How many of you remember the first time you heard the name Dietrich Bonhoeffer? I'm not sure. While I was in College studying current theology in 1974, we were introduced to recent trends which included 'religionless Christianity'. Around the same time I went to a public library sale of discarded books and picked up Mary Bosanquet's The Life of Dietrich Bonhoeffer. The coinciding of reading around radical late 1960's theology and this well written biography posed intriguing questions which still interest me. How could a man of such obvious piety be a primary source for 'religionless Christianity'? What to make of this German pastor who preached the Word, and grounded his convictions in a theology was that was radically Christocentric? Admiration but also puzzlement at his decision to return to Germany rather than stay in the safety of the United States - but also sadness mixed with gratitude that he did return, and how that decision, and many others over the next ten or so years, defined for the modern world a form of Christian witness as resistance. My own search for the connection points between Bonhoeffer's theology and writing, and the situation of the Church now - a search which can be much more substantially traced in the continuing flow of published writing on Bonhoeffer and his reception decade by decade since the publishing of his Letters and Papers from Prison. Bonhoeffer has become a decisive presence in modern theology, and there is a vibrant Bonhoeffer publishing industry, including the completion of the English Translation of Bonhoeffer's Works.
My first reading of Bonhoeffer's Life Together coincided with the reading of two other books which in some ways are at the other side of the theological dining room. Jean Vanier's Community and Growth remains a watershed in Christian understanding of kenotic community based on welcome, servant presence and profound love for the other, expressed in care, accompaniment and recognition that every person is both gifted and disabled; we are both wounded and sources of healing; we are forgiven forgivers. W H Vanstone's Love's Endeavour, Love's Expense was a theological eye-opener. His exposition of Divine Love as precarious, vulnerable and by its nature unable to guarantee the Divine Lover's response, reconfigured my theological assumptions at the time. While wanting to qualify some of Vanstone's conclusions, the connection he made between Divine Love and kenosis has become an essential perspective in my own theology.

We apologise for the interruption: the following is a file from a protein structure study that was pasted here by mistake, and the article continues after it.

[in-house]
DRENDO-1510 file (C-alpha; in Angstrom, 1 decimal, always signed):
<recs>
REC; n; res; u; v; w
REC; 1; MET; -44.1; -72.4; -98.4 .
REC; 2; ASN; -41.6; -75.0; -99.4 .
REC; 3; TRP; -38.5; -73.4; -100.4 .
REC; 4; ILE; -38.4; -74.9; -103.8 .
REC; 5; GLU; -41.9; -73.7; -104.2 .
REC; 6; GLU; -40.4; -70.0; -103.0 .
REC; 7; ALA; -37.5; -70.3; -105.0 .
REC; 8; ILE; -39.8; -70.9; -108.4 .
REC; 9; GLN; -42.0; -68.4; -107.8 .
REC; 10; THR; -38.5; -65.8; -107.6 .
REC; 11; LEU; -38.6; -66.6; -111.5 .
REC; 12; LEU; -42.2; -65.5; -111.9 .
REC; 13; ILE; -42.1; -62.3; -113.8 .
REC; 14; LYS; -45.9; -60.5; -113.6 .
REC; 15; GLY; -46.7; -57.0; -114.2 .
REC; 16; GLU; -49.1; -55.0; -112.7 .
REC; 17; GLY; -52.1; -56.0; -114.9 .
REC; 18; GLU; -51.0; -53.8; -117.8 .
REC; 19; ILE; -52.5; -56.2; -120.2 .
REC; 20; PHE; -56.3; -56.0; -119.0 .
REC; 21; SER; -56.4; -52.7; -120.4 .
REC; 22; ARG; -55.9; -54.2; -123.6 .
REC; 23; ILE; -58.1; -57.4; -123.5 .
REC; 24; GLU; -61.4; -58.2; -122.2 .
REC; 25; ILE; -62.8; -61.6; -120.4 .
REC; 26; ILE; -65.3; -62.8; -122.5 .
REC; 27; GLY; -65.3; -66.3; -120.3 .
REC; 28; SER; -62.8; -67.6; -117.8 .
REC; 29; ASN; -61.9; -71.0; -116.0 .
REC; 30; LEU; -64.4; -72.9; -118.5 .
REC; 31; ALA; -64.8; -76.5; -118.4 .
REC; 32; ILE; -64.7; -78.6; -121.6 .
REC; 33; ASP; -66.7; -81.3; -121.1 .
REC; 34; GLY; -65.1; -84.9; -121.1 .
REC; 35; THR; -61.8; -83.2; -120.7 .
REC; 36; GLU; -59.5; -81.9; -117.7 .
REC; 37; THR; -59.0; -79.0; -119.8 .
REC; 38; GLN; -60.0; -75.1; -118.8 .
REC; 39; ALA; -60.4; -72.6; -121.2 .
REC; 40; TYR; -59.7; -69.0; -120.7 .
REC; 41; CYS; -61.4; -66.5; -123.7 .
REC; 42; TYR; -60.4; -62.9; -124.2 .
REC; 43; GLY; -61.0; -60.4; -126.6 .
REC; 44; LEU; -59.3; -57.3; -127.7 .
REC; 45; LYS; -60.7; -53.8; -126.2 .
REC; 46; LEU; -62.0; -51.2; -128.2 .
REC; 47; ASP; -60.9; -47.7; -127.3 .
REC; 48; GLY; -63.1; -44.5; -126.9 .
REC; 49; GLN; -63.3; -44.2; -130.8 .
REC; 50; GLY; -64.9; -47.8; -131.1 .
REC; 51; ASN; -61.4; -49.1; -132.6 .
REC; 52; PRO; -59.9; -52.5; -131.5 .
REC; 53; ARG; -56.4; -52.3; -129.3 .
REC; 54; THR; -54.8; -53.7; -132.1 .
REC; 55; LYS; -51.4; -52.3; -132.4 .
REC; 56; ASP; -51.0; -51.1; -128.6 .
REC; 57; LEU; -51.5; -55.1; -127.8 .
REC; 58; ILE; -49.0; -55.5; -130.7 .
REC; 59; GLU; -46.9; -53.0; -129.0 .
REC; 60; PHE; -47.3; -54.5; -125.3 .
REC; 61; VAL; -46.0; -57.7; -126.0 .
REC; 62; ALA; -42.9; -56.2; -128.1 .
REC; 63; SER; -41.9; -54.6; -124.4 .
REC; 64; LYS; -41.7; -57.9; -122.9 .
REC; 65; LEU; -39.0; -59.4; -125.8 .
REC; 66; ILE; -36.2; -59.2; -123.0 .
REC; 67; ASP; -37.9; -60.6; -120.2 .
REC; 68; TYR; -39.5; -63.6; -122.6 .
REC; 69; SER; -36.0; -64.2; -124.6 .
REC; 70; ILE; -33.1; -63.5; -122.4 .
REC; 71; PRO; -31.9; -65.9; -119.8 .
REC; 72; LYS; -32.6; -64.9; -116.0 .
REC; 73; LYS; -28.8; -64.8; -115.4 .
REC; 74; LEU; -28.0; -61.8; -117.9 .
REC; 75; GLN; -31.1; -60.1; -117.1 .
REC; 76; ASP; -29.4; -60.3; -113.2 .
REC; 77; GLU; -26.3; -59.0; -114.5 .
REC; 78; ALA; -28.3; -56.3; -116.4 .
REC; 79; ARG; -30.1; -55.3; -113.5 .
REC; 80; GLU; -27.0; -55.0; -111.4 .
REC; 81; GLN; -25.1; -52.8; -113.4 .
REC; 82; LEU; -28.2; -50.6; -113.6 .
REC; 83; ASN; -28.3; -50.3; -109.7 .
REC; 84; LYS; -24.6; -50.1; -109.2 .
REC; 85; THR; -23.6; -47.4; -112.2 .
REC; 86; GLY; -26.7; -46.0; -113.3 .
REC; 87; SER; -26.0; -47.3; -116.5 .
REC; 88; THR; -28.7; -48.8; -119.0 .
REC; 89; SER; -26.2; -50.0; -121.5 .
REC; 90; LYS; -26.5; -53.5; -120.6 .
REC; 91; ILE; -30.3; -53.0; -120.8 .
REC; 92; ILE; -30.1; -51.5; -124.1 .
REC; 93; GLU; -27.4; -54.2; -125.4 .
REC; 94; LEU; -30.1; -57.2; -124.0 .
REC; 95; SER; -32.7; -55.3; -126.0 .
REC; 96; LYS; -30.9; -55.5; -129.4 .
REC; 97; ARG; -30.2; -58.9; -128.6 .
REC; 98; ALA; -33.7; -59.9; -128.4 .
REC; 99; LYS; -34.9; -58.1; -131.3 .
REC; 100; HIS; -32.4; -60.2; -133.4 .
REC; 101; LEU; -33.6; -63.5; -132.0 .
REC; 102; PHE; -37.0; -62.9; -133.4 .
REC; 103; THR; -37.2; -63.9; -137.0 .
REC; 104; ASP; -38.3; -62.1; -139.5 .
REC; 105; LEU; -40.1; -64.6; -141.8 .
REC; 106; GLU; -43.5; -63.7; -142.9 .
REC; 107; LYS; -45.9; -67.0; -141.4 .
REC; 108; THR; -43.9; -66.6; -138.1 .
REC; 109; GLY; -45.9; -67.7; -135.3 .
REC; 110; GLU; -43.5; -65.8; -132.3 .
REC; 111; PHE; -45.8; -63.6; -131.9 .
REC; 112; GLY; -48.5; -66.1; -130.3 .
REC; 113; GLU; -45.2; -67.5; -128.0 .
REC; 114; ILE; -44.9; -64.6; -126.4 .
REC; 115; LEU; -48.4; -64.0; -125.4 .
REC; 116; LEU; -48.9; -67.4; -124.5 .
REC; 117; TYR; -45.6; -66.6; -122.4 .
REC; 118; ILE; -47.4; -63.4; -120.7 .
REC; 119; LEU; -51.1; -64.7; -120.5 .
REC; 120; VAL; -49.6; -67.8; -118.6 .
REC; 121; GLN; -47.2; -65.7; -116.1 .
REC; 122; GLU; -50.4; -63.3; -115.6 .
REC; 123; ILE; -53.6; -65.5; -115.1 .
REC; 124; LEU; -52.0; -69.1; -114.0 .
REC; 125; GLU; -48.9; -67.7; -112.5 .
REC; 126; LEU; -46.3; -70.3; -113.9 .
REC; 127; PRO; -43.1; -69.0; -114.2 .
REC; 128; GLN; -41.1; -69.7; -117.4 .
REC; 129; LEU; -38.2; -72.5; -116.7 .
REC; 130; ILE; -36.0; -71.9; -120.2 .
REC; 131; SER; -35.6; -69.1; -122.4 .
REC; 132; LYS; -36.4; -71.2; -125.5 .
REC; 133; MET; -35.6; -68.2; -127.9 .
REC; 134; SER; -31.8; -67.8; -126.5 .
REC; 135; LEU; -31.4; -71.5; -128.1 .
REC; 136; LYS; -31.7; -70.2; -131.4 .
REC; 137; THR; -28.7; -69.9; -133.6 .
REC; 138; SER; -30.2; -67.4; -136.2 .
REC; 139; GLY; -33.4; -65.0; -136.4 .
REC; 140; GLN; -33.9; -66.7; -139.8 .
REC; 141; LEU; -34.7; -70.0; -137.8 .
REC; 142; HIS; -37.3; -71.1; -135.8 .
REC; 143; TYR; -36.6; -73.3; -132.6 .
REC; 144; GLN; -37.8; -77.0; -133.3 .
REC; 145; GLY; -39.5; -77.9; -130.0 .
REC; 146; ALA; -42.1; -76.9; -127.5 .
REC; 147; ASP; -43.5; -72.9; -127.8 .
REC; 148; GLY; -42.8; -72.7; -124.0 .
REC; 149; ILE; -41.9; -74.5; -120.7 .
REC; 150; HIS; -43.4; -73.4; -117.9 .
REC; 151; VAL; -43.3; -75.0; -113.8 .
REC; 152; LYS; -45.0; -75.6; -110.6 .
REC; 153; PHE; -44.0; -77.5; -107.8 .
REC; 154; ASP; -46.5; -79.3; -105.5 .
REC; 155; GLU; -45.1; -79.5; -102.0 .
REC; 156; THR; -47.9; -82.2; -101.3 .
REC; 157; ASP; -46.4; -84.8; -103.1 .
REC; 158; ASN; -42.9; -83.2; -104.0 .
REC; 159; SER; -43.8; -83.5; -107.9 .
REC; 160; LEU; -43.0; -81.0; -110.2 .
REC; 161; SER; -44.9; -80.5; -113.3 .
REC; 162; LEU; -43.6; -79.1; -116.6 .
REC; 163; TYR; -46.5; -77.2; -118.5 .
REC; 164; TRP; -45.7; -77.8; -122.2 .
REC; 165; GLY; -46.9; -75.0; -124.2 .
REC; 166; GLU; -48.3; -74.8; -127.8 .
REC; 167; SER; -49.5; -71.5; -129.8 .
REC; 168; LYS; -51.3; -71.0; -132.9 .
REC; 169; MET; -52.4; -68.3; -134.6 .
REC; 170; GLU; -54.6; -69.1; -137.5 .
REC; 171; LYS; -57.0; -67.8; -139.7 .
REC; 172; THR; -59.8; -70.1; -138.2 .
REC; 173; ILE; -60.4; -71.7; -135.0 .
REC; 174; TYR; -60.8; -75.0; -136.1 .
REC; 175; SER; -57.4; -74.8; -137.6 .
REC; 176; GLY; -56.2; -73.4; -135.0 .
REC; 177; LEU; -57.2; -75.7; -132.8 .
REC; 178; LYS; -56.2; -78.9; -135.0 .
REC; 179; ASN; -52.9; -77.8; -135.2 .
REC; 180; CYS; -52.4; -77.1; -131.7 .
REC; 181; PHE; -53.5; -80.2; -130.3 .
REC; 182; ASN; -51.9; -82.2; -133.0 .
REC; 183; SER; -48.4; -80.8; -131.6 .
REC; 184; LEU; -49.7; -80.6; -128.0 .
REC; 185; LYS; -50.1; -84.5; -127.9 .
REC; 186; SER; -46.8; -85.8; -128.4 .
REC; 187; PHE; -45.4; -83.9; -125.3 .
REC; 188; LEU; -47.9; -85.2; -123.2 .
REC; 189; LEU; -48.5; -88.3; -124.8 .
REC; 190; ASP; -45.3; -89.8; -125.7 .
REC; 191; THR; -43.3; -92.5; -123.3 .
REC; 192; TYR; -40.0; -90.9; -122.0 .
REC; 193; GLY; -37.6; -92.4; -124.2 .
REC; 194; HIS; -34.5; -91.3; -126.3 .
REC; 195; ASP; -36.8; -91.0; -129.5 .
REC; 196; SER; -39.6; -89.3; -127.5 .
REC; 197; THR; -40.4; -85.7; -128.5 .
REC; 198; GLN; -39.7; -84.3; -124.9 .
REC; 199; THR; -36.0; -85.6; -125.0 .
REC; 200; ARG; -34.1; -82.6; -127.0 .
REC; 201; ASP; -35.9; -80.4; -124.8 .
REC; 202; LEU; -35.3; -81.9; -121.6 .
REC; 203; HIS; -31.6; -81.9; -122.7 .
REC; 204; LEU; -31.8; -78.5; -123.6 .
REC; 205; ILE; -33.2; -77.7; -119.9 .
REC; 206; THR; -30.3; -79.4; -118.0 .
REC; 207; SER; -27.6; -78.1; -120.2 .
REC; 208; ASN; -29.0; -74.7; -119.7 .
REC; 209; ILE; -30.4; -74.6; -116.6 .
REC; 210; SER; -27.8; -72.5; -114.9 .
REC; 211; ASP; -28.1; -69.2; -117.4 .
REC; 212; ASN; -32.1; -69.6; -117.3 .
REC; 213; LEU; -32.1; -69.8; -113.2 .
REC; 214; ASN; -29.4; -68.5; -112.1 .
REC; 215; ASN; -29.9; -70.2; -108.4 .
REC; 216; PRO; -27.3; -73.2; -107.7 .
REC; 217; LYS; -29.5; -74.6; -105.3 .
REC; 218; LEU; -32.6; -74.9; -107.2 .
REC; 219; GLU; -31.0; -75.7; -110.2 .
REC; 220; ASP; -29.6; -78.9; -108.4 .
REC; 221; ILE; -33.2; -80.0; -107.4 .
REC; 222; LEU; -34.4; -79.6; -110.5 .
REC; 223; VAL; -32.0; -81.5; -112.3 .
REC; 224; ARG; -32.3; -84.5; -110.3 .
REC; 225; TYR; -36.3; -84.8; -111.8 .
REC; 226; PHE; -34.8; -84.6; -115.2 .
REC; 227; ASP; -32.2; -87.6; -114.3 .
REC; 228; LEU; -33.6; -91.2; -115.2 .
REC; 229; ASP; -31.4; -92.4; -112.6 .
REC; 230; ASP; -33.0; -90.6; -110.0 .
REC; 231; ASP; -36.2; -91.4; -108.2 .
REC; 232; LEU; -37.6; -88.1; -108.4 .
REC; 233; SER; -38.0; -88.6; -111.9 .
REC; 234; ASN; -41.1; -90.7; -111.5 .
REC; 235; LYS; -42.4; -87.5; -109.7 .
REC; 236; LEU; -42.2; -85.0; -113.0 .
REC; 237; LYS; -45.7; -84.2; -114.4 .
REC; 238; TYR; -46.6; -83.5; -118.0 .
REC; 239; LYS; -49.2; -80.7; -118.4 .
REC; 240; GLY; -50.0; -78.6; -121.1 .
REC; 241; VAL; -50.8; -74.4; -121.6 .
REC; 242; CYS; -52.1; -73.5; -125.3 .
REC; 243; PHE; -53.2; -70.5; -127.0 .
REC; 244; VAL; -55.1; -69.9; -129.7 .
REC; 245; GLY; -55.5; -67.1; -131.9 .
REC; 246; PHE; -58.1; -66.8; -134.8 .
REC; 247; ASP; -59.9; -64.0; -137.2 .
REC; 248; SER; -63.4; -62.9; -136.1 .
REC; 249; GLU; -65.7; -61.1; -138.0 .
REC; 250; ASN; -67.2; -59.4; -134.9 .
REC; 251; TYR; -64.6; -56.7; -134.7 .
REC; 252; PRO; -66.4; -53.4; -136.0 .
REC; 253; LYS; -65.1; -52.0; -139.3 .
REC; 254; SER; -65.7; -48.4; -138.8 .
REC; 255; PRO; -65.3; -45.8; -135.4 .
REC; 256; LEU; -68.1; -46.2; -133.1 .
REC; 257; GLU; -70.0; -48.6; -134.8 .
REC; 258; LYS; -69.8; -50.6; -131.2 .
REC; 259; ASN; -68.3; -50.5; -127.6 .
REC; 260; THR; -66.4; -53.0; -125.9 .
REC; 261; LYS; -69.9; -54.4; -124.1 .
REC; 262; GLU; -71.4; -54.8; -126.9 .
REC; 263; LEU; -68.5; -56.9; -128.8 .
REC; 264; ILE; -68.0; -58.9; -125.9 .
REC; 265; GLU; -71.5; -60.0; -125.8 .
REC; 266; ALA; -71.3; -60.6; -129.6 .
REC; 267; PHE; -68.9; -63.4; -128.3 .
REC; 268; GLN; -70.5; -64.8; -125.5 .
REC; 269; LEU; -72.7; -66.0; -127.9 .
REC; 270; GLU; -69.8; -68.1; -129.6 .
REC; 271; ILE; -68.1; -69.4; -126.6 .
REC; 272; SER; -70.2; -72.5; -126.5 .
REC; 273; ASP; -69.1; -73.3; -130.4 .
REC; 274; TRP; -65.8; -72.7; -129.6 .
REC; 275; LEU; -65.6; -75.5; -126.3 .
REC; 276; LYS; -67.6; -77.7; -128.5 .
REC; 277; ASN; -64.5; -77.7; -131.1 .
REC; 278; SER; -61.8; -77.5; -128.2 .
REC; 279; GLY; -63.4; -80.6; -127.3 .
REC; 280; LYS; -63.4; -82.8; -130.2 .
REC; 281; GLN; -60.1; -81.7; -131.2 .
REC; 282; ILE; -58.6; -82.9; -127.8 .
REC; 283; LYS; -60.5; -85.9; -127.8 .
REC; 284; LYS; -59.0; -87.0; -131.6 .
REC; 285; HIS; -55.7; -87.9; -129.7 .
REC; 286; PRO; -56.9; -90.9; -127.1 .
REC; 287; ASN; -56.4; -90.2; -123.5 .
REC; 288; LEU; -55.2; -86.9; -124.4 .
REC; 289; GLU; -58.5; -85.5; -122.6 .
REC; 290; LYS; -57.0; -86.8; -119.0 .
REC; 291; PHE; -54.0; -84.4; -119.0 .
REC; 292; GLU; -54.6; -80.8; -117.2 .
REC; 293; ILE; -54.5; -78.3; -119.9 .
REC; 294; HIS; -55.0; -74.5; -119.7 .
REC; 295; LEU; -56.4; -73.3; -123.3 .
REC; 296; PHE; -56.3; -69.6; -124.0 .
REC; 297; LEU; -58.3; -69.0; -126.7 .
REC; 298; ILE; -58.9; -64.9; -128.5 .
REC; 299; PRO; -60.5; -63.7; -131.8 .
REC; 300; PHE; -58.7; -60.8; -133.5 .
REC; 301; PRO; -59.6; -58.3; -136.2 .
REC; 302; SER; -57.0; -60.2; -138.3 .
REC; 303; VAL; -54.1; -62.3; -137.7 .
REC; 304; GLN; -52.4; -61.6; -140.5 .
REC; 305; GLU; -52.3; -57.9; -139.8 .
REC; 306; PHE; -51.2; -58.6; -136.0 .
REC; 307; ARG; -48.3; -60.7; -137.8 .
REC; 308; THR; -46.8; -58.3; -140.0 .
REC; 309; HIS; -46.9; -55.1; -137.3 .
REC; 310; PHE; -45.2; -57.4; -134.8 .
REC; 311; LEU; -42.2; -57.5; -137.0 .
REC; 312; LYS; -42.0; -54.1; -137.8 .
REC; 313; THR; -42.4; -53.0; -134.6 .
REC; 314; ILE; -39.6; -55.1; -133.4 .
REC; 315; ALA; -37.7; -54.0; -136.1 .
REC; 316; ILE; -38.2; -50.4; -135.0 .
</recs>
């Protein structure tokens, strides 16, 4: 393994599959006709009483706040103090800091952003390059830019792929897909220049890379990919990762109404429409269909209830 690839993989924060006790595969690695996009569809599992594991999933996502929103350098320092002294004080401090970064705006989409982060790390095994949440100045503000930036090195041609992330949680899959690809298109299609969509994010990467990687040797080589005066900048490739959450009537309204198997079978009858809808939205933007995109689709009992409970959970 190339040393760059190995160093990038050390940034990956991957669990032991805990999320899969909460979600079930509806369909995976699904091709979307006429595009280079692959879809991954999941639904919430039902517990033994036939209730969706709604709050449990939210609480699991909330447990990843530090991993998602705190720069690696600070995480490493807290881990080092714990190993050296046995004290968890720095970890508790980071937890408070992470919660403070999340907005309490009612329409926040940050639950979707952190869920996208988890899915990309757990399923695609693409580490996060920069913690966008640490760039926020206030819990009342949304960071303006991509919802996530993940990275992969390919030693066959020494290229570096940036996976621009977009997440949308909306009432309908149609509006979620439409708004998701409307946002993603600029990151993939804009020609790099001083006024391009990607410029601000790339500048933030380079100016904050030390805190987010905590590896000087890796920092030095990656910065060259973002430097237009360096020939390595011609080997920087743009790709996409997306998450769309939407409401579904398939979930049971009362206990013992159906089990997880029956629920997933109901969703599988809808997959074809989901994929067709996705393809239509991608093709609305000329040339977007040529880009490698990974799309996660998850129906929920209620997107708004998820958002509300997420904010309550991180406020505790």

So when I read Bonhoeffer's Life Together, I had already encountered two very different expositions of what Cjristian community would look like, and how it might reflect the image and ministry of Jesus Christ, and do so as the Body of Christ. Bonhoeffer's theology, his doctrine of God in Christ and the relations between Christ and Church, was altogether more radical, stern, alert to the transcendent otherness and reality of God, more biblically grounded in text and dogma. But no less pastorally aware of the disciplines and faithfulness that gives Christian love its kenotic character, expressed in humility, service, prayerful openness to the other, and gratitude to God for the gift of each person.
I mention all this because I am awaiting delivery of the volume of Bonhoeffer's Works covering the Finkenwalde period when Life Together was written, and The Cost of Discipleship was gestating in the mind of someone whose witness and actions would grow out of profound personal appropriation of the Sermon on the Mount. I fully recognise the importance of Bonhoeffer's Letters and Papers from Prison, and especially the late letters to Bethge. But putting Life Together into the overall contrxt of Finkenwalde, National Socialist Germany, and the life of Bonhoeffer himself will be a fascinating process. And perhaps for me will bring me full circle with Bonhoeffer whose luminous presence has been like a winking light on the shore of the Clyde - I know, a stretched metaphor, but one used by someone who loves the Rothesay ferry!